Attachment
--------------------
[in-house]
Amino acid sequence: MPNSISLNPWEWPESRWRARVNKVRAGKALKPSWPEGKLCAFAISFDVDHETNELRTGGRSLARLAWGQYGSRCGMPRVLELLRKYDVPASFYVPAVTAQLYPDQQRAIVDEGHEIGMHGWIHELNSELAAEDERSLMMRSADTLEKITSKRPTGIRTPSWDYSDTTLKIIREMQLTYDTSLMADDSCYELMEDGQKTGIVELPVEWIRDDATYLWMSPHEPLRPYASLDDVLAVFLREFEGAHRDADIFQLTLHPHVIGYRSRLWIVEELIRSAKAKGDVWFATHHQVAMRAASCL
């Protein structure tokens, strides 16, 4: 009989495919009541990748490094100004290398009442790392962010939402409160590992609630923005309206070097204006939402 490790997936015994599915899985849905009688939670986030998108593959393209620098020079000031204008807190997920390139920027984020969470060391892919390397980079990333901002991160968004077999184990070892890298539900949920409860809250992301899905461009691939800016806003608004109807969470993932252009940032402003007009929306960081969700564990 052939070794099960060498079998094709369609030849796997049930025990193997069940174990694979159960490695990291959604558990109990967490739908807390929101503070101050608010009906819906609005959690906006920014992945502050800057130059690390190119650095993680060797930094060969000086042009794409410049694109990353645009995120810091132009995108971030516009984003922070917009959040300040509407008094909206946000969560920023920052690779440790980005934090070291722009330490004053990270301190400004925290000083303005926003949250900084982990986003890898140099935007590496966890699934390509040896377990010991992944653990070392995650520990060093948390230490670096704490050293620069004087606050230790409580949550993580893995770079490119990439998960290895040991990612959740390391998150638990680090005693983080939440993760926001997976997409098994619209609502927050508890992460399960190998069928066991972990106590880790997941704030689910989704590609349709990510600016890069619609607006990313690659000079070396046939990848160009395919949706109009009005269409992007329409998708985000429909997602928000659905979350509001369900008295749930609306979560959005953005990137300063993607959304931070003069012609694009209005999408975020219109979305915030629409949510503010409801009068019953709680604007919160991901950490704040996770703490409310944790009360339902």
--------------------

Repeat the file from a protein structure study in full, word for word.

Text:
[in-house]
Amino acid sequence: MPNSISLNPWEWPESRWRARVNKVRAGKALKPSWPEGKLCAFAISFDVDHETNELRTGGRSLARLAWGQYGSRCGMPRVLELLRKYDVPASFYVPAVTAQLYPDQQRAIVDEGHEIGMHGWIHELNSELAAEDERSLMMRSADTLEKITSKRPTGIRTPSWDYSDTTLKIIREMQLTYDTSLMADDSCYELMEDGQKTGIVELPVEWIRDDATYLWMSPHEPLRPYASLDDVLAVFLREFEGAHRDADIFQLTLHPHVIGYRSRLWIVEELIRSAKAKGDVWFATHHQVAMRAASCL
């Protein structure tokens, strides 16, 4: 009989495919009541990748490094100004290398009442790392962010939402409160590992609630923005309206070097204006939402 490790997936015994599915899985849905009688939670986030998108593959393209620098020079000031204008807190997920390139920027984020969470060391892919390397980079990333901002991160968004077999184990070892890298539900949920409860809250992301899905461009691939800016806003608004109807969470993932252009940032402003007009929306960081969700564990 052939070794099960060498079998094709369609030849796997049930025990193997069940174990694979159960490695990291959604558990109990967490739908807390929101503070101050608010009906819906609005959690906006920014992945502050800057130059690390190119650095993680060797930094060969000086042009794409410049694109990353645009995120810091132009995108971030516009984003922070917009959040300040509407008094909206946000969560920023920052690779440790980005934090070291722009330490004053990270301190400004925290000083303005926003949250900084982990986003890898140099935007590496966890699934390509040896377990010991992944653990070392995650520990060093948390230490670096704490050293620069004087606050230790409580949550993580893995770079490119990439998960290895040991990612959740390391998150638990680090005693983080939440993760926001997976997409098994619209609502927050508890992460399960190998069928066991972990106590880790997941704030689910989704590609349709990510600016890069619609607006990313690659000079070396046939990848160009395919949706109009009005269409992007329409998708985000429909997602928000659905979350509001369900008295749930609306979560959005953005990137300063993607959304931070003069012609694009209005999408975020219109979305915030629409949510503010409801009068019953709680604007919160991901950490704040996770703490409310944790009360339902």